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HOUSTON — Through July, the 2021 season was inarguably the greatest in the 10-year professional career of Matt Barnes. He emerged as an All-Star closer whose dominance played a huge role in the Red Sox’ surprise emergence as a contender. He signed a two-year extension just before the All-Star break, and enjoyed living the good life, confident nearly every time he took the mound he had the high-90s fastball and wipeout curveball to mow through opposing teams.

And then came August. Barnes (like many relievers) hit a wall while trying to endure the jump from a 60- to 162-game season, lost his job as a closer, and then somehow saw his season continue to get worse.

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“The first four to five months, I mean, I knew I could go out there and put 98 wherever I wanted, whenever I wanted with a breaking ball,” said Barnes. “And then I go through a stretch where I’m throwing a ton of games in a really short span, kind of lose it, try to find a way to create more — which is never the right answer, but it just, it’s hard not to do that.

“So then we start trying to figure out, ‘OK, how do I get back?’ As soon as we’re getting close, I get COVID,” said Barnes, who suffered a breakthrough positive infection at the end of August. “I have COVID for three weeks and wasn’t completely corrected [on the mound]. So now when I come back, it doesn’t just come back. I’m still working. And then all of a sudden I cut part of my thumb off.”

Come again?

In late September, Barnes was chopping a pepper while making an omelet when he sliced off the tip of his left thumb. He’s wearing a bandage on the digit, with a hard plastic casing inside his glove so he can catch the ball without pain.

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“The last six weeks, I feel like everything just has been crazy,” said Barnes. “The first four months, five months, everything was perfect. The last six weeks anything that could have gone wrong has gone wrong. It’s just been a crazy year. It really has.”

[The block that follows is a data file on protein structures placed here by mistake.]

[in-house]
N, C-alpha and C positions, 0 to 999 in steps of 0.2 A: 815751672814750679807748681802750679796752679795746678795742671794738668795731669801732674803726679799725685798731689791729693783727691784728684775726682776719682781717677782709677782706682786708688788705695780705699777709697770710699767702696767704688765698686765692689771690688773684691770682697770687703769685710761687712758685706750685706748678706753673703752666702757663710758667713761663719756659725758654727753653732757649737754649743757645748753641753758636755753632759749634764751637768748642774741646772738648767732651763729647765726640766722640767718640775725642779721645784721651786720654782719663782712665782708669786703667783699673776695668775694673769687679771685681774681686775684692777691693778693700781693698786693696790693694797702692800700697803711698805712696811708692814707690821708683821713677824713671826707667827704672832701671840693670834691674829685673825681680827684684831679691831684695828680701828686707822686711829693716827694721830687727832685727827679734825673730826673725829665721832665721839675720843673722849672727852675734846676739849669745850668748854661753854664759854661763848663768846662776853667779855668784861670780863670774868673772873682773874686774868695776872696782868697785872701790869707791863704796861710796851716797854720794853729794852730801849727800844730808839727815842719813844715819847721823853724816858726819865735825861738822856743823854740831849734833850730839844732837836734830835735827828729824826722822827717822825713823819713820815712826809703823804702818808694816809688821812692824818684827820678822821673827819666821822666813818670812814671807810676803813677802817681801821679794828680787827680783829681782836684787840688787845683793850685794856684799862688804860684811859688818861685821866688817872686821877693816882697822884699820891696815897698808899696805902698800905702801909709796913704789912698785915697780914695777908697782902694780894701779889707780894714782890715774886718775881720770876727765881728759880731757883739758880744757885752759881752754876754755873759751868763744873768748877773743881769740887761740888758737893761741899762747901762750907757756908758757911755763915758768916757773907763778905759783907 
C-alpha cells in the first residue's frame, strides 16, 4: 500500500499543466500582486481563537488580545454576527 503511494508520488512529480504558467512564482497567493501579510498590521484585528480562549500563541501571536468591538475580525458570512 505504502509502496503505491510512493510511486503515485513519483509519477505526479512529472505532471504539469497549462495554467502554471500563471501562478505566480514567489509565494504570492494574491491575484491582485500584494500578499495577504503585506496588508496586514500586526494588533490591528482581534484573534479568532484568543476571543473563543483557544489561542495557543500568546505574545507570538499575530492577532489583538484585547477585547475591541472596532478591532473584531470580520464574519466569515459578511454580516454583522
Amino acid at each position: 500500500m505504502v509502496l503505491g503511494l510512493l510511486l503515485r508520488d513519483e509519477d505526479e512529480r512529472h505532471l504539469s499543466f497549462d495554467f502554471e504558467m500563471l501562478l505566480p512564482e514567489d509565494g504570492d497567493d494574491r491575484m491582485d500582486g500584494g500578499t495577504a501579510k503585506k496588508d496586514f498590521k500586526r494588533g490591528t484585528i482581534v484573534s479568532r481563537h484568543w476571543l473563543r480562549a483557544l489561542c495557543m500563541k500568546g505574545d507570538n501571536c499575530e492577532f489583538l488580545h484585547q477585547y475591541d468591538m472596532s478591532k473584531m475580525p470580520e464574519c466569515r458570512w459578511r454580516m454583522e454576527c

Barnes is less concerned about the thumb than about the struggles that resulted in his exclusion from the ALCS roster. He lost his job as closer in late-August, tested positive for COVID-19 shortly thereafter, and allowed two runs in five innings over six outings to end the regular season, mostly in low-leverage spots.

The Sox initially left him off the ALDS roster against Tampa Bay, but added him back when Garrett Richards landed on the injured list with a hamstring injury. But for the ALCS against the Astros, the team again left him off.

The development is unquestionably disappointing for a pitcher who was the most reliable Red Sox reliever in the 2018 postseason (including in the ALCS against the Astros, when he pitched in all five games, allowing one run on one hit in 4⅓ innings). But Barnes recognizes his performance left manager Alex Cora and the team little choice.

“It’s really difficult [to be left off the roster],” said Barnes. “You’ve been grinding for the last seven months with these guys. And obviously you want to continue to do your part. But it’s about putting the best team that A.C. and the front office thinks gives us the best chance to move on to a World Series. Regardless of how frustrated or mad I am about it, right now it’s bigger than me.”

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After his omission — and subsequent addition — in the ALDS, Barnes understands that circumstances can shift quickly and that he needs to remain sharp in case the Red Sox do need him, either moving forward in the ALCS or potentially in the World Series.

“This is tough, but like I said, it is what it is right now. My job is to stay ready as best I can, cheer these guys on, and hopefully move on,” said Barnes, who is watching the games from the unfamiliar vantage point of the dugout. “I have to stay ready. You never know. I’d be doing a disservice to the guys on the field if I don’t stay ready.”


Alex Speier can be reached at alex.speier@globe.com. Follow him on Twitter at @alexspeier.